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Ako Wāhine: Journey of Learning

Ako Wāhine: Journey of Learning

Ako Wāhine is a World Rugby accredited programme bringing together women from all aspects of the game for education and development, and has a strong focus on connection and community.

What is the purpose of your project?

How a female-centric environment can make a big difference to learning, connection and development outcomes. To build a network of confident women who emerge with a World Rugby recognised accreditation.

What were the enablers that proved successful?

Building a shared culture, authentic leadership, creating a safe learning environment.

What impact did your project have?

Many participants leave feeling more comfortable within their game and themselves as well as creating strong relationships between the people in attendance.

What were the outcomes for women?

Many participants have gone on to further their involvement in rugby in their home communities, bringing their knowledge and experience back to local clubs and unions. We've had women who have put their hands up for roles or positions within the game that they otherwise wouldn't have, resulting in more women in the administration and governance of the game - which in turn flows through for better outcomes for women and girls playing rugby.

We know that an environment tailored specifically to women makes a big difference to their learning, connection and development outcomes. NZR’s Ako Wāhine programme is setting a benchmark of how things can be done.

Ako Wāhine is much more than a World Rugby educator programme. While it develops competency in the game, the goal is to build a network of confident women who have strengthened their capabilities both professionally and personally.

The authentic environment, focusing on connection and community, fosters a safe place for personal development, and many alumna of the programme demonstrate this by returning to feature as facilitators for future sessions.

Emerging with a World Rugby Coach Educator certificate, participants are then able to lead programmes and assess others as they develop within the sport, taking the culture and learning environment of Ako Wāhine with them.

The groups stay connected during and following the programme via social media group chats, so they can support each other through their development journey and reconnect on a regular basis once the course has been completed, which aids in further learning and networking opportunities.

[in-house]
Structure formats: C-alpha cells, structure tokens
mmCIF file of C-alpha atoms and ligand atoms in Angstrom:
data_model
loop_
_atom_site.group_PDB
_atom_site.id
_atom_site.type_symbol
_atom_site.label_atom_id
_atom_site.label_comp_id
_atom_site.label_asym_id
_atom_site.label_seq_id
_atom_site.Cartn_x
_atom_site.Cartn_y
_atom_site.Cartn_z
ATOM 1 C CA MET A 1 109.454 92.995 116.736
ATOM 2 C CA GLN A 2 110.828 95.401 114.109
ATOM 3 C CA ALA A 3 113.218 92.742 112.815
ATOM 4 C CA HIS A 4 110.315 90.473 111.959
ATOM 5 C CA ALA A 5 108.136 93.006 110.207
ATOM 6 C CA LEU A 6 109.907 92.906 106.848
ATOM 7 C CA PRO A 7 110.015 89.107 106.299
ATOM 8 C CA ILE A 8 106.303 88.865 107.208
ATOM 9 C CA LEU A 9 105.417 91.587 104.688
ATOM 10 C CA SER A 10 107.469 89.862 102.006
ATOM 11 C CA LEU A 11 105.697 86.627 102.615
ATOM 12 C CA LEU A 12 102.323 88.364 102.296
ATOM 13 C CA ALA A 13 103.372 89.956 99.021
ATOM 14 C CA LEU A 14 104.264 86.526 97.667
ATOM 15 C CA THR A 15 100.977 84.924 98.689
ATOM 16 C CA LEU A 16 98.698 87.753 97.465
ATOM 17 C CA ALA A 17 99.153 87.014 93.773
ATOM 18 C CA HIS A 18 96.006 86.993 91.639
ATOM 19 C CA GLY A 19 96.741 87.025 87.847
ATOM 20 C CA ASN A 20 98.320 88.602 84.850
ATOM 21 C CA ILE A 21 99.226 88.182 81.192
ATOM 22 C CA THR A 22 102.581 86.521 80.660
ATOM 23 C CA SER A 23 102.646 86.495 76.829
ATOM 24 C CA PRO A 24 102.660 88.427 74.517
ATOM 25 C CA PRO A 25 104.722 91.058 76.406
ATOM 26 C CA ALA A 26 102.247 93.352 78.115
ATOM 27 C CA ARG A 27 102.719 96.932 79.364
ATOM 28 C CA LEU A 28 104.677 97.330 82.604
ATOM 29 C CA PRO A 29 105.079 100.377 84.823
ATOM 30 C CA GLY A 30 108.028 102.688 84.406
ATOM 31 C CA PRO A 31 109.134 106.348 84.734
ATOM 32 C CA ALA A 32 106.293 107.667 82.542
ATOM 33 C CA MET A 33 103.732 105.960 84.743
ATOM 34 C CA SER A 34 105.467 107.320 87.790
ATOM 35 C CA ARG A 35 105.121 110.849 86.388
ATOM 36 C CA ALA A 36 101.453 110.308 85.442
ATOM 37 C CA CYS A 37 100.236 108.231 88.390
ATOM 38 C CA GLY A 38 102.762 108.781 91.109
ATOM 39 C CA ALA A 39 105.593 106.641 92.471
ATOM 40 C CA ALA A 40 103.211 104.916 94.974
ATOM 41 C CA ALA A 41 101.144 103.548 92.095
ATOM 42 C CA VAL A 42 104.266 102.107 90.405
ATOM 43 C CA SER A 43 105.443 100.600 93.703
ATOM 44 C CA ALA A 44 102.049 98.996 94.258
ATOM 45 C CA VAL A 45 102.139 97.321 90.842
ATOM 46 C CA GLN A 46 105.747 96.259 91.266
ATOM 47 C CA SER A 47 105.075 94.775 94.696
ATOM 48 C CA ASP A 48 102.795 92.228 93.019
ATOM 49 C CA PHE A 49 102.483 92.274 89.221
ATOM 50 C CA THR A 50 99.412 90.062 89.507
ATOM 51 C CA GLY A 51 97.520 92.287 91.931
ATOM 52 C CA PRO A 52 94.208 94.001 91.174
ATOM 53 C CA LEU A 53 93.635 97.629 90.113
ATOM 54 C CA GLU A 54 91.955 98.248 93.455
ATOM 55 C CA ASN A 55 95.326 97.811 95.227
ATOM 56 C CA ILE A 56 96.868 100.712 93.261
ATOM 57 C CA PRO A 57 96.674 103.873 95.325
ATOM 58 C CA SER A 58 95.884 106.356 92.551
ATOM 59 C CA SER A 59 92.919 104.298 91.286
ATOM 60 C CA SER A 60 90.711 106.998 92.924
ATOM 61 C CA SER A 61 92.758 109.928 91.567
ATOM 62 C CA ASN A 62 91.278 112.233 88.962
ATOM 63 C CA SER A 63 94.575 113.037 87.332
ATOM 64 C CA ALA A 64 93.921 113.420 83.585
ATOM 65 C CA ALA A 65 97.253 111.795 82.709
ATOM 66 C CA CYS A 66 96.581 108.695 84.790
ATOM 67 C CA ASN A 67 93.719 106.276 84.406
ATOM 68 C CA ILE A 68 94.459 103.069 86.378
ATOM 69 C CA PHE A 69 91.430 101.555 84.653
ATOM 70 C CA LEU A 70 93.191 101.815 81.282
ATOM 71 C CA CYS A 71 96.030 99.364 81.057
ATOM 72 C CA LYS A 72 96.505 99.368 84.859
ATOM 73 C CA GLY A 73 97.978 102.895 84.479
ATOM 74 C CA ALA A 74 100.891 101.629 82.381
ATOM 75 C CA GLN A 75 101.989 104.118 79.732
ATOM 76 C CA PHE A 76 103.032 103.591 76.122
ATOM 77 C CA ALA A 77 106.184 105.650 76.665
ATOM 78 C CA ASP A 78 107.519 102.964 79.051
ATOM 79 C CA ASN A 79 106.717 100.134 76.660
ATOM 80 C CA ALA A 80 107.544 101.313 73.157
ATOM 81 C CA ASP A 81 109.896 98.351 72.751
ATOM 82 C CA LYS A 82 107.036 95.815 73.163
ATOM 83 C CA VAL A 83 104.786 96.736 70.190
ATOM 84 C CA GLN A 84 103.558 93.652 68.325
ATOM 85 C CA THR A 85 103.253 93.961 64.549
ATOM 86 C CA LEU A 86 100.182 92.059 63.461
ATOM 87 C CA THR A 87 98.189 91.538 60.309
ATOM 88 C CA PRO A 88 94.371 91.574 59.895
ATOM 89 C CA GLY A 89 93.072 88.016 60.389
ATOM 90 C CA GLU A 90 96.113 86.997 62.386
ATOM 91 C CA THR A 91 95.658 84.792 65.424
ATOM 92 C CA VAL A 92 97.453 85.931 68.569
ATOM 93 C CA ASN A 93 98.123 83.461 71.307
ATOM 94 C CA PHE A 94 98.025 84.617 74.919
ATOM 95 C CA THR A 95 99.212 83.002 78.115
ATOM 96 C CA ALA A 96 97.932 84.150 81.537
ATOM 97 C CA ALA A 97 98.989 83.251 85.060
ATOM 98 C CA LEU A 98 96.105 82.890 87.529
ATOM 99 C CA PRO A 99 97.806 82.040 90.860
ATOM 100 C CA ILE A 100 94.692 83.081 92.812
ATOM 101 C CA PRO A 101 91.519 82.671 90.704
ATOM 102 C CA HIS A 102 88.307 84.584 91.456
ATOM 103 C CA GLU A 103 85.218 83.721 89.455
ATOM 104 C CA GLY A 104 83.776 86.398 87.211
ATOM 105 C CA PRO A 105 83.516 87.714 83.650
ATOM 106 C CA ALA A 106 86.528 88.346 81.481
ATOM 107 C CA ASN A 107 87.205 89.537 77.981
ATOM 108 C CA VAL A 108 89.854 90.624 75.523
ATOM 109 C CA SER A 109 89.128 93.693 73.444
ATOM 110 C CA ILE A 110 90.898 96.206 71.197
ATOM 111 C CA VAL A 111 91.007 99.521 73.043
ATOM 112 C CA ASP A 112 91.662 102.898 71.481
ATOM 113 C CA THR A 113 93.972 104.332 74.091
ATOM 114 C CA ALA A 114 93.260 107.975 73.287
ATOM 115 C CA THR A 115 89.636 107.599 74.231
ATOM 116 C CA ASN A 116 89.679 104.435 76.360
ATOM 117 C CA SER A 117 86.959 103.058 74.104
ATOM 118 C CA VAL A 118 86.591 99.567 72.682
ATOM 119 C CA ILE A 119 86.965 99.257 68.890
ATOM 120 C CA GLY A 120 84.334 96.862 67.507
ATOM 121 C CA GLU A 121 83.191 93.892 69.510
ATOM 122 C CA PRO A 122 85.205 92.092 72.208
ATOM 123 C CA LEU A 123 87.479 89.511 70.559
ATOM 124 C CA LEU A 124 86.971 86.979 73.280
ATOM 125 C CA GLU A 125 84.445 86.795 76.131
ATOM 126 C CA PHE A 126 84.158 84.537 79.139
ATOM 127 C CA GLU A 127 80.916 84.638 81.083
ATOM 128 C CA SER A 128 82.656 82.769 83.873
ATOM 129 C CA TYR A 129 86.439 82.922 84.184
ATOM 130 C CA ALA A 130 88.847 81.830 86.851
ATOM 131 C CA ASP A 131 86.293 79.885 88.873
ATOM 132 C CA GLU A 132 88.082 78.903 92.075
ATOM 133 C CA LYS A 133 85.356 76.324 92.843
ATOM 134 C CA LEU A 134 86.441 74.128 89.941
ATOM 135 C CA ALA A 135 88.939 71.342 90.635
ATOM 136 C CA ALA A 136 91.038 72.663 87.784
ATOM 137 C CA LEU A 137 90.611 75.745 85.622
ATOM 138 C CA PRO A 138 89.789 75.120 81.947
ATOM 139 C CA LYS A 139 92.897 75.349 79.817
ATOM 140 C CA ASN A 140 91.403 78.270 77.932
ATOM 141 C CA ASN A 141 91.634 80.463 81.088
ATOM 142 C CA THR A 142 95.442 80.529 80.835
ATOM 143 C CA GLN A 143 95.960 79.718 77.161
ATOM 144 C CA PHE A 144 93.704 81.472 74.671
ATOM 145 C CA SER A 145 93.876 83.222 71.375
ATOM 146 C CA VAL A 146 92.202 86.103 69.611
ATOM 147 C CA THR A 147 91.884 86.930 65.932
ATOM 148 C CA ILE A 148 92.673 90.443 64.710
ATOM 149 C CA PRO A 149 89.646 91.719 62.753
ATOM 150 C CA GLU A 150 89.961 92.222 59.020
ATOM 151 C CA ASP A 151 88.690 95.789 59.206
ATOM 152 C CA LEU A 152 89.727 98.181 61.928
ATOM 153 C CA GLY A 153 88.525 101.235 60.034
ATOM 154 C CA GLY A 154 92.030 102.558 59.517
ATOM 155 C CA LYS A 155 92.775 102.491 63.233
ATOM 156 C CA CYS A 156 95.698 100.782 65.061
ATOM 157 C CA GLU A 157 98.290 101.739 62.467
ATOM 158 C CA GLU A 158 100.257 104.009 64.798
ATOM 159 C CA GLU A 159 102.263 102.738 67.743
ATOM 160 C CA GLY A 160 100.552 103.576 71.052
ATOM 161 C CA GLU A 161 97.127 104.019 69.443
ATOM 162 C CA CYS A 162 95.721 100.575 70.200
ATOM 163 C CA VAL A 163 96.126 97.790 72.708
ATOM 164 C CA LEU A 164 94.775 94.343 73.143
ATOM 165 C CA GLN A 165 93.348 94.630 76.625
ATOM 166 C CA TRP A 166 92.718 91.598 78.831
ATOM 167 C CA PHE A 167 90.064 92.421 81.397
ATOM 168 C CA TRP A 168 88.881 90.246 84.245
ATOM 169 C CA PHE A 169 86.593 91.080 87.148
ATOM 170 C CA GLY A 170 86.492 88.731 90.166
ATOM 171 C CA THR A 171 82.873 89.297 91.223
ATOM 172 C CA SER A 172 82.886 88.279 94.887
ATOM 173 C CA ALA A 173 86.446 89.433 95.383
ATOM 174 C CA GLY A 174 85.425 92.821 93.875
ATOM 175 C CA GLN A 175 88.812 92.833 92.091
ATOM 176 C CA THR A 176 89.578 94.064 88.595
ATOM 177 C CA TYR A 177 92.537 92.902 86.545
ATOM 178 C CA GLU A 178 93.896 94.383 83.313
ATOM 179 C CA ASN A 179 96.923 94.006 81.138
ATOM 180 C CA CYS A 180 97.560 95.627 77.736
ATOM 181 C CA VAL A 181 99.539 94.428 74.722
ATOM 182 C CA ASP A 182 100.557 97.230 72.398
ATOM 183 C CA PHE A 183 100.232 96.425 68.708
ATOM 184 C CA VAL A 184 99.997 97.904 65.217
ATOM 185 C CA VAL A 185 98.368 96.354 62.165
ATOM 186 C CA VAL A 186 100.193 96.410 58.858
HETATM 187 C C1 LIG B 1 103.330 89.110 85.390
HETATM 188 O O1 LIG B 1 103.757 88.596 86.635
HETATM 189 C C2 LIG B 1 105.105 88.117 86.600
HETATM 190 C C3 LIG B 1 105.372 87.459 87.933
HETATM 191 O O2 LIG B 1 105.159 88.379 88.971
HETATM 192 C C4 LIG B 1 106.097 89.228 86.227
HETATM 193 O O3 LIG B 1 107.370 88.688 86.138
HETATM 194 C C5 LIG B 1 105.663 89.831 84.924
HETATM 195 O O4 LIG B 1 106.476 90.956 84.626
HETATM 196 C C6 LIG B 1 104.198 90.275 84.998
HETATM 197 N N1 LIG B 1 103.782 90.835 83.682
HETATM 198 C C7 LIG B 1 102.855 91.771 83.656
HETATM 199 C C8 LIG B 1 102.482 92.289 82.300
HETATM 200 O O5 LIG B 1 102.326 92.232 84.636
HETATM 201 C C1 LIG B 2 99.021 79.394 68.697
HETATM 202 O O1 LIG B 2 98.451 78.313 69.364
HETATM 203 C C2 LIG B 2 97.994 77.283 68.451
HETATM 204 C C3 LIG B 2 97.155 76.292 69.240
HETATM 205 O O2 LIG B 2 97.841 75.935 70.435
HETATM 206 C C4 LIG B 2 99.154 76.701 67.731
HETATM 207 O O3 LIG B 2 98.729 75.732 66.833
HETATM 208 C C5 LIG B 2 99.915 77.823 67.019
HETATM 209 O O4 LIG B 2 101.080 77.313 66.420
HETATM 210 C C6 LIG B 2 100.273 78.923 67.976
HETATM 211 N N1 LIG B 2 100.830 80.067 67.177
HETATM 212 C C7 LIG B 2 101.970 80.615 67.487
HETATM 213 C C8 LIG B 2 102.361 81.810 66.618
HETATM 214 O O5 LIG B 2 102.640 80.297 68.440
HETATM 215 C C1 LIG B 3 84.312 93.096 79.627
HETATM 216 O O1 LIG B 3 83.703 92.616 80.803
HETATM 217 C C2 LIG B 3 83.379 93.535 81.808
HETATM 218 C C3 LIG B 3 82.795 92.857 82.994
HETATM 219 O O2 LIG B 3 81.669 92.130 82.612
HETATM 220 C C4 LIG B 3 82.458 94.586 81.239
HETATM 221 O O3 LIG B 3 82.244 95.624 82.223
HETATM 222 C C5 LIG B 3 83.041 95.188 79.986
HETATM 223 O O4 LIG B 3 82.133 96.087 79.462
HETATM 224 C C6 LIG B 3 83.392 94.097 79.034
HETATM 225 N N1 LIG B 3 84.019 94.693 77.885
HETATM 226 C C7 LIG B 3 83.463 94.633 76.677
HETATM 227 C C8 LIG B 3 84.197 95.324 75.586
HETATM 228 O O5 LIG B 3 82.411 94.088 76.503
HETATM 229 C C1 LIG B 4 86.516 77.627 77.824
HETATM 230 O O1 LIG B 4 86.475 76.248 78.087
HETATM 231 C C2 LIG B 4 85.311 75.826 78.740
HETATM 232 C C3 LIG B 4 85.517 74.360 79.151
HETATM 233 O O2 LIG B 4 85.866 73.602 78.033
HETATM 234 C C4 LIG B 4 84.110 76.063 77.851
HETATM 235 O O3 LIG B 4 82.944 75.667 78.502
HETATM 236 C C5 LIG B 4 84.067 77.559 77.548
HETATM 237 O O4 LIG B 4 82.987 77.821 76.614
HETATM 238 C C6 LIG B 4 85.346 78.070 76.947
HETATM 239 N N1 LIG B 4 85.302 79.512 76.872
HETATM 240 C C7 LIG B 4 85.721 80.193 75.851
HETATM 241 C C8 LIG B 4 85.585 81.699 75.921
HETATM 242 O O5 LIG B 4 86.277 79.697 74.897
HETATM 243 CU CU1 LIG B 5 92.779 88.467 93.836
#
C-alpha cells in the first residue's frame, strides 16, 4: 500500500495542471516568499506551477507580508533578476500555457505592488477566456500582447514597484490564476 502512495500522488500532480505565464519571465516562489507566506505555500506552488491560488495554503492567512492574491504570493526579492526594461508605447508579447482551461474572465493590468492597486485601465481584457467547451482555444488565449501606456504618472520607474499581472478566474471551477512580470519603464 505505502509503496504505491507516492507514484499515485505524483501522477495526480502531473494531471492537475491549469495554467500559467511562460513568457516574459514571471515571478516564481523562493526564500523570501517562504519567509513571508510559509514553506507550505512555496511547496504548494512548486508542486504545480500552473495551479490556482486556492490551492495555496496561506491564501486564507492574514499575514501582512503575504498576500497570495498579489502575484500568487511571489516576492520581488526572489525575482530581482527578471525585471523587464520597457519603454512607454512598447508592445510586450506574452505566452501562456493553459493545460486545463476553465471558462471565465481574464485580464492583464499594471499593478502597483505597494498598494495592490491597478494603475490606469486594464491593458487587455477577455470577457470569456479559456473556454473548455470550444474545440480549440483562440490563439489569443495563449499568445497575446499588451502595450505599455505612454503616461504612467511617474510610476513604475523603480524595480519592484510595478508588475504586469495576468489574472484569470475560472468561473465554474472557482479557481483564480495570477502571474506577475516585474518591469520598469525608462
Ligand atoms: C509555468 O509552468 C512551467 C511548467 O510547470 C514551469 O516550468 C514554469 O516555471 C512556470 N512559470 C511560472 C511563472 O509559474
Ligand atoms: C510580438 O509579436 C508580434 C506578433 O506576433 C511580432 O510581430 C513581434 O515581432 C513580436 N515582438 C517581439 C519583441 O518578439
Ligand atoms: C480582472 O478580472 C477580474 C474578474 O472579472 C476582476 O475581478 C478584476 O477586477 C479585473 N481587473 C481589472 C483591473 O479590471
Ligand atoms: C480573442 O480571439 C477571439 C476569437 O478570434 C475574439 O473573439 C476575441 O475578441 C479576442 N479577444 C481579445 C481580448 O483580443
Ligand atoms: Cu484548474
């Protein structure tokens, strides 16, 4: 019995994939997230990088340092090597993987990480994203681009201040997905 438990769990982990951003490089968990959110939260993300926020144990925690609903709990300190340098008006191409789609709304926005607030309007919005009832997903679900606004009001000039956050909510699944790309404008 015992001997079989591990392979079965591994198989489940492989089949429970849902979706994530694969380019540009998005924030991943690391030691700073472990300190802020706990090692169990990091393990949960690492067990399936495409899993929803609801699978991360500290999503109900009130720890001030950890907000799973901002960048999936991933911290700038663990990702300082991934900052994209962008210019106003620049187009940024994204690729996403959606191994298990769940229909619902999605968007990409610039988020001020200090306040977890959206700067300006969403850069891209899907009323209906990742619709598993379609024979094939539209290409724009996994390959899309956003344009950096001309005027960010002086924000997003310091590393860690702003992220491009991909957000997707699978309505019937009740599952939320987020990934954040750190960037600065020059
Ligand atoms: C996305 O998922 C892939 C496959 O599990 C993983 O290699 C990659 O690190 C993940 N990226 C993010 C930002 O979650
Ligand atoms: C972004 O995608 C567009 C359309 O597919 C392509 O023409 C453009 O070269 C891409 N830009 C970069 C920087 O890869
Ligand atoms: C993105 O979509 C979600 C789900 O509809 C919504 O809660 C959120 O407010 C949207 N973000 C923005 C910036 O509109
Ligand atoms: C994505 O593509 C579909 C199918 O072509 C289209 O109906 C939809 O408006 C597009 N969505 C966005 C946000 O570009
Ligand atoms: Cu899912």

The goal of the programme is to see more and more women stepping up to become future leaders of the sport. We have seen through our completed programmes that the Ako Wāhine approach results in improved learning and sustained development outcomes for women involved in rugby.

Rebecca Stanaway is an Ako Wāhine participant and educator, Referee, North Harbour Rugby Union Board Member, and North Harbour Rugby Referees Board Member.

“The Ako Wāhine programme was so much more than a World Rugby Educator course. It was my first opportunity to be amongst other women who live and breathe rugby. I had a great three days connecting with likeminded women who want to make a difference. I’ve now got a network across the country who I can talk to and share ideas around improving the game for women. I feel it empowered me not only as a person but also in rugby, showing me there was more to my journey and I had more to give to my community. I came away thinking of areas I could influence in terms of my role on the North Harbour Board - while it’s focused on driving better outcomes for women in rugby, I interact with men, women, boys and girls, and my takeaways from Ako Wāhine will contribute to the game as a whole.”

The brainchild of former Black Fern Vania Wolfgramm, Ako Wāhine has been run around the country, with further COVID-delayed workshops taking place in 2022.

2022 is a year in celebration of women and girls in rugby, and we’re capturing it all through our Wāhine Wrap newsletter. Sign up to keep up with the play!

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